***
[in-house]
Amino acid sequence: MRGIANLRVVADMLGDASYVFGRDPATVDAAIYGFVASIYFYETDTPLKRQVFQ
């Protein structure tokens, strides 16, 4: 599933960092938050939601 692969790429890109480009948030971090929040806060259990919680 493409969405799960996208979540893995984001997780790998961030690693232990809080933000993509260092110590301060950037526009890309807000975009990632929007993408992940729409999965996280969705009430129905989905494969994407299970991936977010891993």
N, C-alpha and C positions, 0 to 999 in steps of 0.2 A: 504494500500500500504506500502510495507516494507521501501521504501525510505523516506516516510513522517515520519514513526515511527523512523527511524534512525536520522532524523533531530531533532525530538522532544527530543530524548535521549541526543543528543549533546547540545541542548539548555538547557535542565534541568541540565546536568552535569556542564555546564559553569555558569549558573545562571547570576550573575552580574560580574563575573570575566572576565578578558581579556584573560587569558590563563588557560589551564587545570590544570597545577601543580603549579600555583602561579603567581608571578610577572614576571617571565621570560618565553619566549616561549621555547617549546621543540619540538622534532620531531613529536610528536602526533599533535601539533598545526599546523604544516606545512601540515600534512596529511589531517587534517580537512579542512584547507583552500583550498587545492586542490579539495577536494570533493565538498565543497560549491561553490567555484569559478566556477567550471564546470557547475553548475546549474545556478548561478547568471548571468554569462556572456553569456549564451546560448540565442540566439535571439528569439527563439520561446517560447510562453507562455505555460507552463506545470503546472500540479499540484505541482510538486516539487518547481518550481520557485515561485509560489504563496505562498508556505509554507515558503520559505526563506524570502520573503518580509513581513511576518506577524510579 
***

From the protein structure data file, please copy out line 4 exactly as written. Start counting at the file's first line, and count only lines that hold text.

N, C-alpha and C positions, 0 to 999 in steps of 0.2 A: 504494500500500500504506500502510495507516494507521501501521504501525510505523516506516516510513522517515520519514513526515511527523512523527511524534512525536520522532524523533531530531533532525530538522532544527530543530524548535521549541526543543528543549533546547540545541542548539548555538547557535542565534541568541540565546536568552535569556542564555546564559553569555558569549558573545562571547570576550573575552580574560580574563575573570575566572576565578578558581579556584573560587569558590563563588557560589551564587545570590544570597545577601543580603549579600555583602561579603567581608571578610577572614576571617571565621570560618565553619566549616561549621555547617549546621543540619540538622534532620531531613529536610528536602526533599533535601539533598545526599546523604544516606545512601540515600534512596529511589531517587534517580537512579542512584547507583552500583550498587545492586542490579539495577536494570533493565538498565543497560549491561553490567555484569559478566556477567550471564546470557547475553548475546549474545556478548561478547568471548571468554569462556572456553569456549564451546560448540565442540566439535571439528569439527563439520561446517560447510562453507562455505555460507552463506545470503546472500540479499540484505541482510538486516539487518547481518550481520557485515561485509560489504563496505562498508556505509554507515558503520559505526563506524570502520573503518580509513581513511576518506577524510579 